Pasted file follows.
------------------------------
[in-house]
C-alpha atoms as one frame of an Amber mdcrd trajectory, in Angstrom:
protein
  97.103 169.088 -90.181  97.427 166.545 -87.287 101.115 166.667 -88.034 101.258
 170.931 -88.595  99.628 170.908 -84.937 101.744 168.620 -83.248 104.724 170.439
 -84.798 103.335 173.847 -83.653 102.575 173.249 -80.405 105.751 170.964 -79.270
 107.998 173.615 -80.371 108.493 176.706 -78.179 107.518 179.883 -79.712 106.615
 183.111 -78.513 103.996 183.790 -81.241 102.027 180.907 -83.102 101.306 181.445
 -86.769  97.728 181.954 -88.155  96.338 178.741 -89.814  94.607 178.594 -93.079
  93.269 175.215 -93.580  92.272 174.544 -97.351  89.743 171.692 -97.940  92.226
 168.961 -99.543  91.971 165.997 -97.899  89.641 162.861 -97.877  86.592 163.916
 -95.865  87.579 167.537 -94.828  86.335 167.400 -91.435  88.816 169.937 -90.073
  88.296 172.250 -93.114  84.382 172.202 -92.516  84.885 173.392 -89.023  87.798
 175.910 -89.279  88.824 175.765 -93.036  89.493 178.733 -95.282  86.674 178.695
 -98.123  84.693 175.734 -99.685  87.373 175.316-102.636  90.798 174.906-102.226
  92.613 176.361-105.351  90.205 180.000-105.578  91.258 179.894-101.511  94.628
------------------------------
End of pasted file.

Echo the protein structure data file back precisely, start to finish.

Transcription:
[in-house]
C-alpha atoms as one frame of an Amber mdcrd trajectory, in Angstrom:
protein
  97.103 169.088 -90.181  97.427 166.545 -87.287 101.115 166.667 -88.034 101.258
 170.931 -88.595  99.628 170.908 -84.937 101.744 168.620 -83.248 104.724 170.439
 -84.798 103.335 173.847 -83.653 102.575 173.249 -80.405 105.751 170.964 -79.270
 107.998 173.615 -80.371 108.493 176.706 -78.179 107.518 179.883 -79.712 106.615
 183.111 -78.513 103.996 183.790 -81.241 102.027 180.907 -83.102 101.306 181.445
 -86.769  97.728 181.954 -88.155  96.338 178.741 -89.814  94.607 178.594 -93.079
  93.269 175.215 -93.580  92.272 174.544 -97.351  89.743 171.692 -97.940  92.226
 168.961 -99.543  91.971 165.997 -97.899  89.641 162.861 -97.877  86.592 163.916
 -95.865  87.579 167.537 -94.828  86.335 167.400 -91.435  88.816 169.937 -90.073
  88.296 172.250 -93.114  84.382 172.202 -92.516  84.885 173.392 -89.023  87.798
 175.910 -89.279  88.824 175.765 -93.036  89.493 178.733 -95.282  86.674 178.695
 -98.123  84.693 175.734 -99.685  87.373 175.316-102.636  90.798 174.906-102.226
  92.613 176.361-105.351  90.205 180.000-105.578  91.258 179.894-101.511  94.628